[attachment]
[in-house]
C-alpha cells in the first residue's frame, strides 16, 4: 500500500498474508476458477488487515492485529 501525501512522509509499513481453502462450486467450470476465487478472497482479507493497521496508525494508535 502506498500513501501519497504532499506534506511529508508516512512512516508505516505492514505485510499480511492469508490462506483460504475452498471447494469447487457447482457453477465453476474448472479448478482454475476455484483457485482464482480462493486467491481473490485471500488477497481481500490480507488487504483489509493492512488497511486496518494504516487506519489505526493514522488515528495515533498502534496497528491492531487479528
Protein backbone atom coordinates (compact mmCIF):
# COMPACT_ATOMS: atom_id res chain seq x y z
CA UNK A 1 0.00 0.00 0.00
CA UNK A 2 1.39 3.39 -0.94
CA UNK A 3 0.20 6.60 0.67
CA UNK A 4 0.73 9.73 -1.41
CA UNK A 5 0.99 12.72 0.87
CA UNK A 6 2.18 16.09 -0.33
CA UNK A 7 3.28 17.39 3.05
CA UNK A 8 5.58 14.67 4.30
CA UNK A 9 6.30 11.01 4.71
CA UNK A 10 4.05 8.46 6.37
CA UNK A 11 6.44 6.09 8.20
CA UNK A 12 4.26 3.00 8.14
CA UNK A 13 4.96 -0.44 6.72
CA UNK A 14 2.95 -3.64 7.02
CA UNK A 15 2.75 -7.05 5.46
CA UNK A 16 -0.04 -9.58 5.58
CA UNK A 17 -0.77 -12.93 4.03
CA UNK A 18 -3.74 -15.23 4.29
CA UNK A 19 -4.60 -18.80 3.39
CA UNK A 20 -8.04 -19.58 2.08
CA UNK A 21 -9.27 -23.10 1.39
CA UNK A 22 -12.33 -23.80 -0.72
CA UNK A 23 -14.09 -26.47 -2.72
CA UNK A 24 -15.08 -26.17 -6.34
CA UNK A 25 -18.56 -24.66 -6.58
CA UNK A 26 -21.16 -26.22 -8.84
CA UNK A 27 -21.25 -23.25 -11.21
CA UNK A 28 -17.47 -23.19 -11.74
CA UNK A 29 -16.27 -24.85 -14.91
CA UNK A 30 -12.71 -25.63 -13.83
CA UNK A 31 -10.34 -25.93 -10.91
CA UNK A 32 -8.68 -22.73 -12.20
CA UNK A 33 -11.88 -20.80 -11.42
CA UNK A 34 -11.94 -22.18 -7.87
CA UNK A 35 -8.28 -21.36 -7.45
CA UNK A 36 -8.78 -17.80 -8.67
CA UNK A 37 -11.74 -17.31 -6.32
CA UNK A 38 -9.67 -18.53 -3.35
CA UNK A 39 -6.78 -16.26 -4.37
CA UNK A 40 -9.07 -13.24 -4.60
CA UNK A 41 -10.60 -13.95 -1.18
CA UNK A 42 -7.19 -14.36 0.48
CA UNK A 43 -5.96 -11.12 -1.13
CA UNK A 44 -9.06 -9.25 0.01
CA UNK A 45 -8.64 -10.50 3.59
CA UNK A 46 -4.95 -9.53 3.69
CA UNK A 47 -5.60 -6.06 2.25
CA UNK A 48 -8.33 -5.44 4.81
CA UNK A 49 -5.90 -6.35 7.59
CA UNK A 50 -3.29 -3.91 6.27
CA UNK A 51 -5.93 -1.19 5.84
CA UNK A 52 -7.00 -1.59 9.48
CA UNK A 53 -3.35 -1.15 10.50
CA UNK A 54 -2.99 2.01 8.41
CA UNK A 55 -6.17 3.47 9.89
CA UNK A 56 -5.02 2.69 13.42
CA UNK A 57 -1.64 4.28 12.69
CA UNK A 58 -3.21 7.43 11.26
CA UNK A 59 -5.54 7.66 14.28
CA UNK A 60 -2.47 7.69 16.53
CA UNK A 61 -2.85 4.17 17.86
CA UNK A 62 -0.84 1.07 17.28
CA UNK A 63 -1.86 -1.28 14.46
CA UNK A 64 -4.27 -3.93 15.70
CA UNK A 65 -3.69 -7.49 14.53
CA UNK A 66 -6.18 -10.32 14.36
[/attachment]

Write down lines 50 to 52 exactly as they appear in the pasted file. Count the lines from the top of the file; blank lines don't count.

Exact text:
CA UNK A 46 -4.95 -9.53 3.69
CA UNK A 47 -5.60 -6.06 2.25
CA UNK A 48 -8.33 -5.44 4.81